These are just the impressions I get from it... hardly researched, but then, the best book discussions shouldn't come from research but from your heart. I just think that with many classics, people start looking for something huge... a big, rollicking plot, some amazing humour or poetic language, and sometimes the brilliance of a book is so much more subtle. Not that Holden can't turn a phrase, and certainly not to say that there are times when Holden's sheer contradictory nature jumps the line into humorous, and not even to say there aren't some big and poignant moments in the mundanity (word?) of the plot... simply that in a book like this, even those moneymaker bits are understated.
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Comments (showing 1-10 of 10) (10 new)

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Karen Thanks for the review. It's so hard to review a classic like this; so much has been written about Holden it seems like it's all been said a million times before. The best book discussions do indeed come from the heart.


message 2: by Laura (last edited Jun 13, 2009 08:48AM) (new) - rated it 5 stars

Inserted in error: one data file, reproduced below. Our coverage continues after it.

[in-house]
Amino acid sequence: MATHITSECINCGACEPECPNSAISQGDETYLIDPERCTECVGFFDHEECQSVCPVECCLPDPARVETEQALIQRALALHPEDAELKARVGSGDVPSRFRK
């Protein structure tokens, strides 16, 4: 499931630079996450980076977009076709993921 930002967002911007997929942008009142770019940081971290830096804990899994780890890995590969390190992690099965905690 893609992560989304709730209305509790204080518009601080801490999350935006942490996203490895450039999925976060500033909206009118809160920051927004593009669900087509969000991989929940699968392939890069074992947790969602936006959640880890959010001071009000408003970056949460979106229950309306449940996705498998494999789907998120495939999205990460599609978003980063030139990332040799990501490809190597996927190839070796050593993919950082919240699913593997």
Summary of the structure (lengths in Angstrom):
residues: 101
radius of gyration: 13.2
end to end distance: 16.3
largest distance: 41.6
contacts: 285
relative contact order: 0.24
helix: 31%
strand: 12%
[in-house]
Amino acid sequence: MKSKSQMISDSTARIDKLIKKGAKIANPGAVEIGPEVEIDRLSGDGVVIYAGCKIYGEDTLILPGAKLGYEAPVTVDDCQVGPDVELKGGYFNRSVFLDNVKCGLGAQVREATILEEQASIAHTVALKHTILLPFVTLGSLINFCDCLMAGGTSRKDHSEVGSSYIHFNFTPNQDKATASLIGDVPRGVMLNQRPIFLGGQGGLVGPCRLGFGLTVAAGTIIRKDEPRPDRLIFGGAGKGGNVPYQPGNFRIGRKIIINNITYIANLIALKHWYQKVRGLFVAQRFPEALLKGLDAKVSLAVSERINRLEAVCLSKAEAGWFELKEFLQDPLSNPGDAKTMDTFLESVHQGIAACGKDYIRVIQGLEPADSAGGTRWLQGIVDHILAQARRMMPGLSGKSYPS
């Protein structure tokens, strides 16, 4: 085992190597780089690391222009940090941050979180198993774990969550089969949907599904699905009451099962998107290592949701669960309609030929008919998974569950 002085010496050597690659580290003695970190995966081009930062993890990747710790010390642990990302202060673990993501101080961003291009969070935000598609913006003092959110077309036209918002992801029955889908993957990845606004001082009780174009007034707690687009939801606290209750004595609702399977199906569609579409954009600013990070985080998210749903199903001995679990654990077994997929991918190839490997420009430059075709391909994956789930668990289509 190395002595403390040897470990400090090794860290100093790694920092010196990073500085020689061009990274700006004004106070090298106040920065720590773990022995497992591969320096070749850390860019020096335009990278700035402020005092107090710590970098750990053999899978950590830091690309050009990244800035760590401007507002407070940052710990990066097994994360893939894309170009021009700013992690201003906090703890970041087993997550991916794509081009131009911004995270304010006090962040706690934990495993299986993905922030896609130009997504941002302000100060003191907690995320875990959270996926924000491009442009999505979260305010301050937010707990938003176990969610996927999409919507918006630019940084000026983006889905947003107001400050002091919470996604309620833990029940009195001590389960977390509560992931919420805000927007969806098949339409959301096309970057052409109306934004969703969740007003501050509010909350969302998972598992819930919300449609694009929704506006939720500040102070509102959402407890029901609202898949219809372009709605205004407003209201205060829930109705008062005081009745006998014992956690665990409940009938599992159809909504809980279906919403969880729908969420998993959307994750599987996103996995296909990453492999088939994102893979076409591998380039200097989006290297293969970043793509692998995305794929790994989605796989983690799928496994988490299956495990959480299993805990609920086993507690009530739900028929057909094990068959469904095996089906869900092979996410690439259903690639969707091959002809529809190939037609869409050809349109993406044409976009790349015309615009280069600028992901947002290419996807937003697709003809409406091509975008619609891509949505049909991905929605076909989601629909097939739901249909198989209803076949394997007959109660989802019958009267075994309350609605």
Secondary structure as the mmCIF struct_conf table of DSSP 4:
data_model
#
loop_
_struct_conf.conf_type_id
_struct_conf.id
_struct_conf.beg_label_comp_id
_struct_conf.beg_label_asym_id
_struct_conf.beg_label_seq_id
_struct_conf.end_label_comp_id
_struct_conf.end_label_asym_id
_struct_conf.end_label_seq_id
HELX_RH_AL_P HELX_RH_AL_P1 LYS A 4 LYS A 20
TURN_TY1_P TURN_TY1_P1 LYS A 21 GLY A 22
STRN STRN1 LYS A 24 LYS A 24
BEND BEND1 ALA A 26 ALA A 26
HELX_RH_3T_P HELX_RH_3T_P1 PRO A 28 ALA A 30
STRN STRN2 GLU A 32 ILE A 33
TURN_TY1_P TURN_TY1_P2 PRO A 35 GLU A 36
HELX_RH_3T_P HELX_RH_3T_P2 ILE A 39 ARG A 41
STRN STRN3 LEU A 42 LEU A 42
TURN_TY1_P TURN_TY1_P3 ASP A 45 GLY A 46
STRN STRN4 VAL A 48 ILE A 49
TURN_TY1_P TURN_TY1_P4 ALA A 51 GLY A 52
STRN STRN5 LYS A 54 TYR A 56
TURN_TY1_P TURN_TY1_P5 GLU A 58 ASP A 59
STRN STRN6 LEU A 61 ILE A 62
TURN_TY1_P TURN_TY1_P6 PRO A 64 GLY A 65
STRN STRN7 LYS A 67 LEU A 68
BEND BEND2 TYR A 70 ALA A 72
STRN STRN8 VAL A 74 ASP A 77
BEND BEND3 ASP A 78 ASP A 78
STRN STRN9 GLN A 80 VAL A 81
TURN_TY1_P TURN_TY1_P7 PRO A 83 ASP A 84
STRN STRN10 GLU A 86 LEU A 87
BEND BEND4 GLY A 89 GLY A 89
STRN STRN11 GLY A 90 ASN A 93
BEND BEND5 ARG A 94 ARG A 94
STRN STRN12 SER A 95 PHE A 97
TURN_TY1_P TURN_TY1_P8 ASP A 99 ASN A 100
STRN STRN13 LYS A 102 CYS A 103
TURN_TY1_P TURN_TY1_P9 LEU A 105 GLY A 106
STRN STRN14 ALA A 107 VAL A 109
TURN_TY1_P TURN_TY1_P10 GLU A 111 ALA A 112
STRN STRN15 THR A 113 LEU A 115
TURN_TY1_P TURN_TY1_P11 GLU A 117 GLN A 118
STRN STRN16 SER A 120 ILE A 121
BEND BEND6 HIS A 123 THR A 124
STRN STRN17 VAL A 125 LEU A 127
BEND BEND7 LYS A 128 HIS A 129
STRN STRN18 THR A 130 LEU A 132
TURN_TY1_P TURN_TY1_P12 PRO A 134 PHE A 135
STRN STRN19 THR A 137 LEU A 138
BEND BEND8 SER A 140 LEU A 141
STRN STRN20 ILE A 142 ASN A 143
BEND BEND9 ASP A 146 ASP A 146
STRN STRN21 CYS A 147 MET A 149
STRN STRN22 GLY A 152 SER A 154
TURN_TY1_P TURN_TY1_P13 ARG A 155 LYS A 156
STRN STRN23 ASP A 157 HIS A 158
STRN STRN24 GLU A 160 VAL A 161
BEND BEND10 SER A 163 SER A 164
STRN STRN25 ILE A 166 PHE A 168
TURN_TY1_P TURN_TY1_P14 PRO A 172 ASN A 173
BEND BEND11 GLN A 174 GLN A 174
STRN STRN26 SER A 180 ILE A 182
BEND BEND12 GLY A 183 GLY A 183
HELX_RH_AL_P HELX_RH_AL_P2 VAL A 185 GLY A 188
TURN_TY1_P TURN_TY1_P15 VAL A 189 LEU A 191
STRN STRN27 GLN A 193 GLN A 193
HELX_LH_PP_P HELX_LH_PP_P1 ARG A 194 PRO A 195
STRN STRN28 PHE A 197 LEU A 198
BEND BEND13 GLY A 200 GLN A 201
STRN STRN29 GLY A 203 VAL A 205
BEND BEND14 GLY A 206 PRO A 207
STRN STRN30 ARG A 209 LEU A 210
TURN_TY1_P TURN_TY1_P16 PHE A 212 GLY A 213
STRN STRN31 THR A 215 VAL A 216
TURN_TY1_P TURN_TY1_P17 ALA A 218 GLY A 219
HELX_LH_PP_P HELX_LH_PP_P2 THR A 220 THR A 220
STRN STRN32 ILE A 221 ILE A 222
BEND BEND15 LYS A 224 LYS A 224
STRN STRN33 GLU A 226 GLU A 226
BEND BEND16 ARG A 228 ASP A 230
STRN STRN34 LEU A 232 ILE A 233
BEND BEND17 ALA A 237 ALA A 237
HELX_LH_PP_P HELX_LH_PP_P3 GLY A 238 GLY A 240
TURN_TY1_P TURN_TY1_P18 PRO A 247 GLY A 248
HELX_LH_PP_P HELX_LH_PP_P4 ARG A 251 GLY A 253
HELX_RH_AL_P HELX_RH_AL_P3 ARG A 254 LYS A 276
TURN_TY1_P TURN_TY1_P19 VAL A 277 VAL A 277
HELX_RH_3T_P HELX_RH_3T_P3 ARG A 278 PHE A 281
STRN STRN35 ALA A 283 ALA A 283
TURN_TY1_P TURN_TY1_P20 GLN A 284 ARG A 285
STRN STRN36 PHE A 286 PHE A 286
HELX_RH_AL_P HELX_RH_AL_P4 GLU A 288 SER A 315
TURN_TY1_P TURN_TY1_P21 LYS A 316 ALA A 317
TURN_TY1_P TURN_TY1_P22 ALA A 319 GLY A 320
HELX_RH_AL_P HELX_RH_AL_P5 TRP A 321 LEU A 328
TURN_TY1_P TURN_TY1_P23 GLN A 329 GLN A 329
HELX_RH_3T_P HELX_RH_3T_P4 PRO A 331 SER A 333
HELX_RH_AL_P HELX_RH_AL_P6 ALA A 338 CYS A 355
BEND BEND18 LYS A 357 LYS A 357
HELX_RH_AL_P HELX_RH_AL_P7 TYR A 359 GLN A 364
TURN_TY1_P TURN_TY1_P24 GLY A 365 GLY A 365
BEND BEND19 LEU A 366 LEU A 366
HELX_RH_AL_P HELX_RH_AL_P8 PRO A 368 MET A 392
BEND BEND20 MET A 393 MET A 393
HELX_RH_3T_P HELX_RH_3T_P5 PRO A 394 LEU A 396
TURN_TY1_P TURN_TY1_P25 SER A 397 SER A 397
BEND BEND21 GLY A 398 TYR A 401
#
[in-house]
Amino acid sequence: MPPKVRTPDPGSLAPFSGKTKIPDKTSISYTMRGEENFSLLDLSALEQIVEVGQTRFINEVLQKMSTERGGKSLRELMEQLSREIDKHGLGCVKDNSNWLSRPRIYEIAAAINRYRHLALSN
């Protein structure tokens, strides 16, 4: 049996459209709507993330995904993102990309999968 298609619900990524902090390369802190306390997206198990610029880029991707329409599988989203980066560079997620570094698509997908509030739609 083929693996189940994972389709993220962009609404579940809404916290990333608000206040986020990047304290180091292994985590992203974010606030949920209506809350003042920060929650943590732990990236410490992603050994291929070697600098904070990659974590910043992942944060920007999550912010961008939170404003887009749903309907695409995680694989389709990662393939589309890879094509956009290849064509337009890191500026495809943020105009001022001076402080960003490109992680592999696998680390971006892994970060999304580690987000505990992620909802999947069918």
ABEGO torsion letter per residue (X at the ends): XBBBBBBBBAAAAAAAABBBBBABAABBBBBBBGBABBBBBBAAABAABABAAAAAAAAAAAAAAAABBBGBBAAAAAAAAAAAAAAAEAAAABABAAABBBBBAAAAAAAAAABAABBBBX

Laura I just read about a dozen reviews of this book here on Goodreads; so far, you're the only one who actually understood the book. You're spot on here: "But, er, that's the point. If you don't like Holden, Salinger did his job." Thanks for your review.


Julie-Anne Loved this review because it makes complete sense to me.
" I just think that with many classics, people start looking for something huge... a big, rollicking plot, some amazing humour or poetic language, and sometimes the brilliance of a book is so much more subtle."

I agree. :)


Michael Johnston It always annoys me when people make the claim that if you don't like something, you didn't get it. It is entirely possible to understand Salinger's intent and his point and still hate the book.


message 5: by Laura (last edited Jul 22, 2010 10:36AM) (new) - rated it 5 stars

Laura Absolutely. But when someone makes comments like, "This book sucks because because Holden is a phony himself!" then, well, that person didn't get the point of the book.


message 6: by Alex (last edited Jan 08, 2012 06:55PM) (new) - rated it 4 stars

Alex Years late, but: